Getting Long in the Tooth


If you have an older cat or dog, age can sometimes be perceived as a barrier to treatment.  ‘She’s old so she’s not worth treating’ – I hope they don’t say that about me in times to come!

A decision to not go ahead with a treatment or procedure based on age itself is misplaced and contrary to animal welfare. 

Our pets have such varying longevity and it’s impossible to predict how long they’ll be with us – much like ourselves. They may live to 10 years, 15 years or, even 19-20 years is not uncommon these days. So to withhold treatment  for a 10 year old animal on the basis of age doesn’t make sense, when that pet could live for another 10 years.

If a pet is slowing down, is it just ‘old age’? Could it be arthritis or heart disease – both treatable.

<p”>Perhaps some dental work may be required, or a lump has appeared. Early intervention is always recommended, rather than waiting until the condition is severe or progressed beyond treatment.  Annual or 6 monthly check-ups and blood tests can pick up conditions early.

It’s a common myth that anaesthetic risk is increased by age. In fact studies have shown this not to be true. Factors that affect anaesthetic risk are mostly related to concurrent disease. So an older animal that is otherwise healthy isn’t at any more risk than a young healthy animal.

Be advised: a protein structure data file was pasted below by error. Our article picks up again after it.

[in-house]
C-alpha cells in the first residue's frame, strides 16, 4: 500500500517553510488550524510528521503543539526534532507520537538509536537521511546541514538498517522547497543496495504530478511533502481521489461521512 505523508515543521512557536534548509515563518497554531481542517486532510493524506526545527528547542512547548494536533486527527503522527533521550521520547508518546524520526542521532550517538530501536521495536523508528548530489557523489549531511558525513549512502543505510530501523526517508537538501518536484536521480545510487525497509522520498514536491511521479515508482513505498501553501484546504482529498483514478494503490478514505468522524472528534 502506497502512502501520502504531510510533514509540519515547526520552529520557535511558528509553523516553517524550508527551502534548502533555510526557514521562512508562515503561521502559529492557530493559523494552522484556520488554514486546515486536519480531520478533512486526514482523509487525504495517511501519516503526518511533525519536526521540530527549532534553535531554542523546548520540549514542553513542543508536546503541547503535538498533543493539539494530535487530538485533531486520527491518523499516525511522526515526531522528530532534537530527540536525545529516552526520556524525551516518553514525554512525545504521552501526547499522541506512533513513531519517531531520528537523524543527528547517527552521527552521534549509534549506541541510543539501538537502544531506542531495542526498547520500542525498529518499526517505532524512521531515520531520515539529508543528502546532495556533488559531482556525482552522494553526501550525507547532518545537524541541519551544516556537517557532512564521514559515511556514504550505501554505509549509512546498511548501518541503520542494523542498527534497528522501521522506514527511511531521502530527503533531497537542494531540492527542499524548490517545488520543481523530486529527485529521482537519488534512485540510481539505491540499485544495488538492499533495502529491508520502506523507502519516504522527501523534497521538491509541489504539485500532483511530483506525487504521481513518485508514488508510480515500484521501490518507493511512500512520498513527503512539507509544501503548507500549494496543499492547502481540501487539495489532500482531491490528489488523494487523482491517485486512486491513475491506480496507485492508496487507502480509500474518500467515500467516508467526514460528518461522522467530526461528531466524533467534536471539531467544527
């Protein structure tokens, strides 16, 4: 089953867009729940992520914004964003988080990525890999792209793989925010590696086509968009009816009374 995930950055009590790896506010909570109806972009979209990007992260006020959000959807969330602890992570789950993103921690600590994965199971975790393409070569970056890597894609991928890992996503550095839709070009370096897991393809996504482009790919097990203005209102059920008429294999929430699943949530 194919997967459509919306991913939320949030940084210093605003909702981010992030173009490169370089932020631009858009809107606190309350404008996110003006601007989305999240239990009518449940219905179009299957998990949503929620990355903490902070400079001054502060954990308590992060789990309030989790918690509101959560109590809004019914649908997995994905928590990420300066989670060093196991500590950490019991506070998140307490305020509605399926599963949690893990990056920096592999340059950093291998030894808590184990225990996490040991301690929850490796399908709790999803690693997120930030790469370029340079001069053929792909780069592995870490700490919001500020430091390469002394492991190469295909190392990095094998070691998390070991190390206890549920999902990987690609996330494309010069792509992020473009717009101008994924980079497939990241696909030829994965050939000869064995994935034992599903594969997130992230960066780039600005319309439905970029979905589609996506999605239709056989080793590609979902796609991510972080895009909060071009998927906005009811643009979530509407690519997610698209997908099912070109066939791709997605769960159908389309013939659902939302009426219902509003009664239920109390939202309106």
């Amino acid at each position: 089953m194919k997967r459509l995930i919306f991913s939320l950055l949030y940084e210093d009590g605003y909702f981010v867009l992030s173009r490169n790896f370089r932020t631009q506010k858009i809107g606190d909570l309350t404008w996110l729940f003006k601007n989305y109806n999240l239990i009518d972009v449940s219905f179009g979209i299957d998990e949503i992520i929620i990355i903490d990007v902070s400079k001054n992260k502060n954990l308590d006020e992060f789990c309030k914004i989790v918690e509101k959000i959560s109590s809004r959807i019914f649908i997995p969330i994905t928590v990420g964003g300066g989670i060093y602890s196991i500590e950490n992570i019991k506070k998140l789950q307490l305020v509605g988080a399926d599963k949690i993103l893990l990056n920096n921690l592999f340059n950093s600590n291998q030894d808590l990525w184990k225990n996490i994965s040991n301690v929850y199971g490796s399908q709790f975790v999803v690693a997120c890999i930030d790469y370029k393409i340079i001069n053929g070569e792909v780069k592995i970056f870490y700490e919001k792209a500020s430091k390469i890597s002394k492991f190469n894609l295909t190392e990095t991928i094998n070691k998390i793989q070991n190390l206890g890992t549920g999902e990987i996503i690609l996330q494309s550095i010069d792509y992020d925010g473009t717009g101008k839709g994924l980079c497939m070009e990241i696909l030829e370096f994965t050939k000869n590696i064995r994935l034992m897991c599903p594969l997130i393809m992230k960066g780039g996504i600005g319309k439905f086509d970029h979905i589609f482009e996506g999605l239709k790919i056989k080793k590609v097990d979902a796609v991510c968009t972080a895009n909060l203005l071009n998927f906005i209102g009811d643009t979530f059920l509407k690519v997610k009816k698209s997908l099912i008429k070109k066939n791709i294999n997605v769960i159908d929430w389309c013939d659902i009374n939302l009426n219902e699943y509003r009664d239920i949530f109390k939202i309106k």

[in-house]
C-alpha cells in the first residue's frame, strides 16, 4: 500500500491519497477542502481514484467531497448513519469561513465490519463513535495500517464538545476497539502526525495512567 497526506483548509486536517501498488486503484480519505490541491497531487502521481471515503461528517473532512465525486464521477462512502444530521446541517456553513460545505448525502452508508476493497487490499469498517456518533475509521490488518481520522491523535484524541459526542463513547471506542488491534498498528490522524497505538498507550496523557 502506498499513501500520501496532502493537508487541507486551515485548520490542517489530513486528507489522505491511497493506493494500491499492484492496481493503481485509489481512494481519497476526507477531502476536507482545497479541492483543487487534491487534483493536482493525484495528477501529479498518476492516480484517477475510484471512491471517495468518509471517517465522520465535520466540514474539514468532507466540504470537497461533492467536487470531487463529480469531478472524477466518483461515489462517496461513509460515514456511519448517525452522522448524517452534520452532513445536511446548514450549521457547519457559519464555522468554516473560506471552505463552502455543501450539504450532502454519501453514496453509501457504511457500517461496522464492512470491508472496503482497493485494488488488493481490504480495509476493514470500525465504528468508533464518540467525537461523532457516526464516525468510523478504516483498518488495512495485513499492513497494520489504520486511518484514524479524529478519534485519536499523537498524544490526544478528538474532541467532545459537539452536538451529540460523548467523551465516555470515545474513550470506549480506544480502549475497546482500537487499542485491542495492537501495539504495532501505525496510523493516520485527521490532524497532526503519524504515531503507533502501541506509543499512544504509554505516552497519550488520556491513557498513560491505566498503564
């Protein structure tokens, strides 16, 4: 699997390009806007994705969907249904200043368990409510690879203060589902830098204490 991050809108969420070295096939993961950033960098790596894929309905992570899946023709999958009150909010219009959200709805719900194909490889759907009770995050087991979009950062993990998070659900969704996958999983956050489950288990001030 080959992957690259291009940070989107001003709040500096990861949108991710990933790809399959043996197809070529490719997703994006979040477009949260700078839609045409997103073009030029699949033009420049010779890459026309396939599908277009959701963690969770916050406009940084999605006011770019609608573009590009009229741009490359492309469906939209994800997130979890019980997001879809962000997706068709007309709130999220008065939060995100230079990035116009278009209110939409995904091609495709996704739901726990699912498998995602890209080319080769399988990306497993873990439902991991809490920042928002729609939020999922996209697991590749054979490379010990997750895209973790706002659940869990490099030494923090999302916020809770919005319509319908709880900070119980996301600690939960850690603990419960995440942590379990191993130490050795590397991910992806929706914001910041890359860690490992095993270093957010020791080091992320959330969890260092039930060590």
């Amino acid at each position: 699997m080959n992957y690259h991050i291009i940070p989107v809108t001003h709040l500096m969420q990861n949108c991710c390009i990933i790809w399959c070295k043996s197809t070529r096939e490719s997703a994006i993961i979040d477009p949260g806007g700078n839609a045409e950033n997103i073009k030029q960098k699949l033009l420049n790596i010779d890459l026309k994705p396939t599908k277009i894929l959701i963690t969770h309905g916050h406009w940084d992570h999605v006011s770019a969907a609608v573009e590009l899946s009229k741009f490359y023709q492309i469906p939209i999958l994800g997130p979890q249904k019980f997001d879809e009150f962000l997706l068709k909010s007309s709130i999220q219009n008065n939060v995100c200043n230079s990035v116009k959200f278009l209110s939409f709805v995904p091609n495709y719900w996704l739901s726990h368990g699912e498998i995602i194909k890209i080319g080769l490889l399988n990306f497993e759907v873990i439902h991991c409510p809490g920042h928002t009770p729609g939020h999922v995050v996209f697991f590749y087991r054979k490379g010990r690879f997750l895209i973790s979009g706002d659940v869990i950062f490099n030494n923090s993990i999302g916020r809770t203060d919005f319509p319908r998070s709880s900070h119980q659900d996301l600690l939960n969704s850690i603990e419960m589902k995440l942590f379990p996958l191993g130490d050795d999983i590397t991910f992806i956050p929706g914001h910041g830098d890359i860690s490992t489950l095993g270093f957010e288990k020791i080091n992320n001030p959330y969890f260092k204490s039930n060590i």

Addressing dental disease in an older cat or dog not only reduces oral pain, it is beneficial for animal’s wellbeing generally, improving nutrition and the function of organs like the heart, liver and kidneys.

Age is a perception, as many of those slightly longer in the tooth will know – we’re only as old as we feel.  And our pets won’t feel old if we keep them in tip top physical condition.

Angela Ford

F_R_OtakiVetOtaki Veterinary Centre

269 Mill Road, Otaki 06 364 6941

Angela Ford BVM&S MRCVS MACVSc Emma & Jen — Veterinary nurses

Mobile Vet service — we come to you 24 Hrs advice and emergency service — Ring 364 6941 Microchips scanned at no cost and replaced for free if required